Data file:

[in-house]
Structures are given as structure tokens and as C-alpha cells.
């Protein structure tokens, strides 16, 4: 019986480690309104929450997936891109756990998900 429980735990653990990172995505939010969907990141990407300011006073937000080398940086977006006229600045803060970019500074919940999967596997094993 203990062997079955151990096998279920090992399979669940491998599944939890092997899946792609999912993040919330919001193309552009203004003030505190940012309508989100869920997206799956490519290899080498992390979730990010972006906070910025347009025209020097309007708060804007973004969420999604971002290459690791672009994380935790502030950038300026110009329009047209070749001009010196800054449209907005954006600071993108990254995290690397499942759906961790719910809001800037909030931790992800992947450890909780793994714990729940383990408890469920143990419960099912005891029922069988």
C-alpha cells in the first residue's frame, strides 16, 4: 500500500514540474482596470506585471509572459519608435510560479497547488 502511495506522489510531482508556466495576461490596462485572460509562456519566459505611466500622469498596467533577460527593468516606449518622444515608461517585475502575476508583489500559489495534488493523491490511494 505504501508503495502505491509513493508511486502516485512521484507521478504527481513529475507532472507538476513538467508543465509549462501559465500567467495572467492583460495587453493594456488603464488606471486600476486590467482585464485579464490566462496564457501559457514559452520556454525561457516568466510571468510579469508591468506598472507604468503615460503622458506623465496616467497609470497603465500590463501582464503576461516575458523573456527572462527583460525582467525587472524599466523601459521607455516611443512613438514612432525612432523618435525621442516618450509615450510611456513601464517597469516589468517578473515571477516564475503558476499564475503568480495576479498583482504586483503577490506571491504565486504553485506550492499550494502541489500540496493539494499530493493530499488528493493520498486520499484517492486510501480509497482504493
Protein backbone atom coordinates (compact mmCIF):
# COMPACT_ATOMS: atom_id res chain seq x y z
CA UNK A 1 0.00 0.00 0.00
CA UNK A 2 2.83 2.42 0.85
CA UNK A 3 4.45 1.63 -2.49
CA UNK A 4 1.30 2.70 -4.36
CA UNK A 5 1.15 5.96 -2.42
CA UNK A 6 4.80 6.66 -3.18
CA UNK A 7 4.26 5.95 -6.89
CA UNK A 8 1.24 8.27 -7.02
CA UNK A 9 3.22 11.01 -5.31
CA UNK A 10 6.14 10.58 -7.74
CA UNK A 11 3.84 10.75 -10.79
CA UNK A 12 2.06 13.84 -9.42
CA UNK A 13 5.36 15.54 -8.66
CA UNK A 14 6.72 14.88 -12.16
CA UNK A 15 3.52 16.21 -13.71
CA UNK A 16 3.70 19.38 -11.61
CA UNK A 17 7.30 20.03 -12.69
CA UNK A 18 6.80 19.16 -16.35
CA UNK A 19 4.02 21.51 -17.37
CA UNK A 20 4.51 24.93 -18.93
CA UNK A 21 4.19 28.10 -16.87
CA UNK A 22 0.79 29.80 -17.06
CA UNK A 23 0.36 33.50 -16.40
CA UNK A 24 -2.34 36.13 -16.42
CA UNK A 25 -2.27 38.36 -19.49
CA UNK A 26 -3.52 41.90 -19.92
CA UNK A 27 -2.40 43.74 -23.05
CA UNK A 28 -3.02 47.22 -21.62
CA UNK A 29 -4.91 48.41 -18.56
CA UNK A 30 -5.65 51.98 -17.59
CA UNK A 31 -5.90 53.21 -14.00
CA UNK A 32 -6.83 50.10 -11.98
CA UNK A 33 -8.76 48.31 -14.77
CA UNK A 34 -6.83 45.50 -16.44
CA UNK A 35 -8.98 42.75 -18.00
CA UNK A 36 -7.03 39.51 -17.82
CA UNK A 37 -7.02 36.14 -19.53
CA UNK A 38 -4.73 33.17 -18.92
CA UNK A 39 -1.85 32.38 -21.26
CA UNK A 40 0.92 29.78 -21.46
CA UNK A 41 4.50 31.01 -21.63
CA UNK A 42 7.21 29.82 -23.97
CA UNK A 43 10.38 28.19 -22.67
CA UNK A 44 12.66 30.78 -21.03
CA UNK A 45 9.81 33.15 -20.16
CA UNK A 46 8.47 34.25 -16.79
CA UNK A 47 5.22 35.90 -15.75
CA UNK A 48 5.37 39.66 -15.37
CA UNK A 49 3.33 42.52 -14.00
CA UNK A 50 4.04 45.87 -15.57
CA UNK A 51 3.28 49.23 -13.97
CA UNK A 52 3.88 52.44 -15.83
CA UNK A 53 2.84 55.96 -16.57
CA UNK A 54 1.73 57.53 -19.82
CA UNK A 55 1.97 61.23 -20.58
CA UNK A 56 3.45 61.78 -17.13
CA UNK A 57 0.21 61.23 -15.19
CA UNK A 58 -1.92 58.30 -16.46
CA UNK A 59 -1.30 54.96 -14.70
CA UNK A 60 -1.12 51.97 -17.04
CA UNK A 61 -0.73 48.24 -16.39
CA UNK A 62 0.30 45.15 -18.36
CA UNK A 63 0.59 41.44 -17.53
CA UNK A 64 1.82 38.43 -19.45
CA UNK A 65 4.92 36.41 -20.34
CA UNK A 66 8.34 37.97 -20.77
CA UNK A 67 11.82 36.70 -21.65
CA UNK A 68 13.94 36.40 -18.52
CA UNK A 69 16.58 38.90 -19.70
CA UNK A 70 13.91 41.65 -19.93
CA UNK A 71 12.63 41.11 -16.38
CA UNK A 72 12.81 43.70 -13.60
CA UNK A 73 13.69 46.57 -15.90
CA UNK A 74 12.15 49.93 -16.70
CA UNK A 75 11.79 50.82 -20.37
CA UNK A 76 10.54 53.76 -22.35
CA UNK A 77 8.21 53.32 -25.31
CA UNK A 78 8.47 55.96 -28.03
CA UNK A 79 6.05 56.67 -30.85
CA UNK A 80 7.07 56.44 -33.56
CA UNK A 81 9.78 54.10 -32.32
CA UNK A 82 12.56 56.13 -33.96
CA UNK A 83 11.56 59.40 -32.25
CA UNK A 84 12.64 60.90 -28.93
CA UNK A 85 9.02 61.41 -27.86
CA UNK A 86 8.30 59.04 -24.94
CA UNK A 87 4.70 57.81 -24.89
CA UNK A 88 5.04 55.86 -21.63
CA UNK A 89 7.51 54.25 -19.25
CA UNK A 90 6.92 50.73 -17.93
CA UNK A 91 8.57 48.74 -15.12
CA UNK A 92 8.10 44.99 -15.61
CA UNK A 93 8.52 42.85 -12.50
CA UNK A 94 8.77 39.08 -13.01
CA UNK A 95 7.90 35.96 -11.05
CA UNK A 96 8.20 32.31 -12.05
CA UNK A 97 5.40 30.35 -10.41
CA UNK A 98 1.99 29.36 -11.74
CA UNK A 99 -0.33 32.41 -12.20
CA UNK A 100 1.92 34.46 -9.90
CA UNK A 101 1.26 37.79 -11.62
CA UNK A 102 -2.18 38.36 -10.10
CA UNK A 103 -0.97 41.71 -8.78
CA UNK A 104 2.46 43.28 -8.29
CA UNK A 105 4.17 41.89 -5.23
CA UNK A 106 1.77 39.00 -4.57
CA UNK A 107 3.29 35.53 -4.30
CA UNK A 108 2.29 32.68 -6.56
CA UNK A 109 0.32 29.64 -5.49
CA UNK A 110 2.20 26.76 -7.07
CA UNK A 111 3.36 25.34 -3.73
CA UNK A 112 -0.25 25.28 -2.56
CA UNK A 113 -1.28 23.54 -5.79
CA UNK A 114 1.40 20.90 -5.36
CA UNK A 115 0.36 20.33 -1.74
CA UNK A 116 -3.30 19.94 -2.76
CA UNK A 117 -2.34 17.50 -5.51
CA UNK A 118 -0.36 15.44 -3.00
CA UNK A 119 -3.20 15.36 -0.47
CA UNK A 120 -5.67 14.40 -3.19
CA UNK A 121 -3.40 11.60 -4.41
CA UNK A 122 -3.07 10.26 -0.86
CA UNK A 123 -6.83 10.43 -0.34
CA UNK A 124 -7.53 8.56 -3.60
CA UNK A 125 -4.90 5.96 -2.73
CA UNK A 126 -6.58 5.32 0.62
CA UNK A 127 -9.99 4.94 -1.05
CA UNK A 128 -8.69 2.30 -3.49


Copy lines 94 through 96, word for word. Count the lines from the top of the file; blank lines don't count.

CA UNK A 88 5.04 55.86 -21.63
CA UNK A 89 7.51 54.25 -19.25
CA UNK A 90 6.92 50.73 -17.93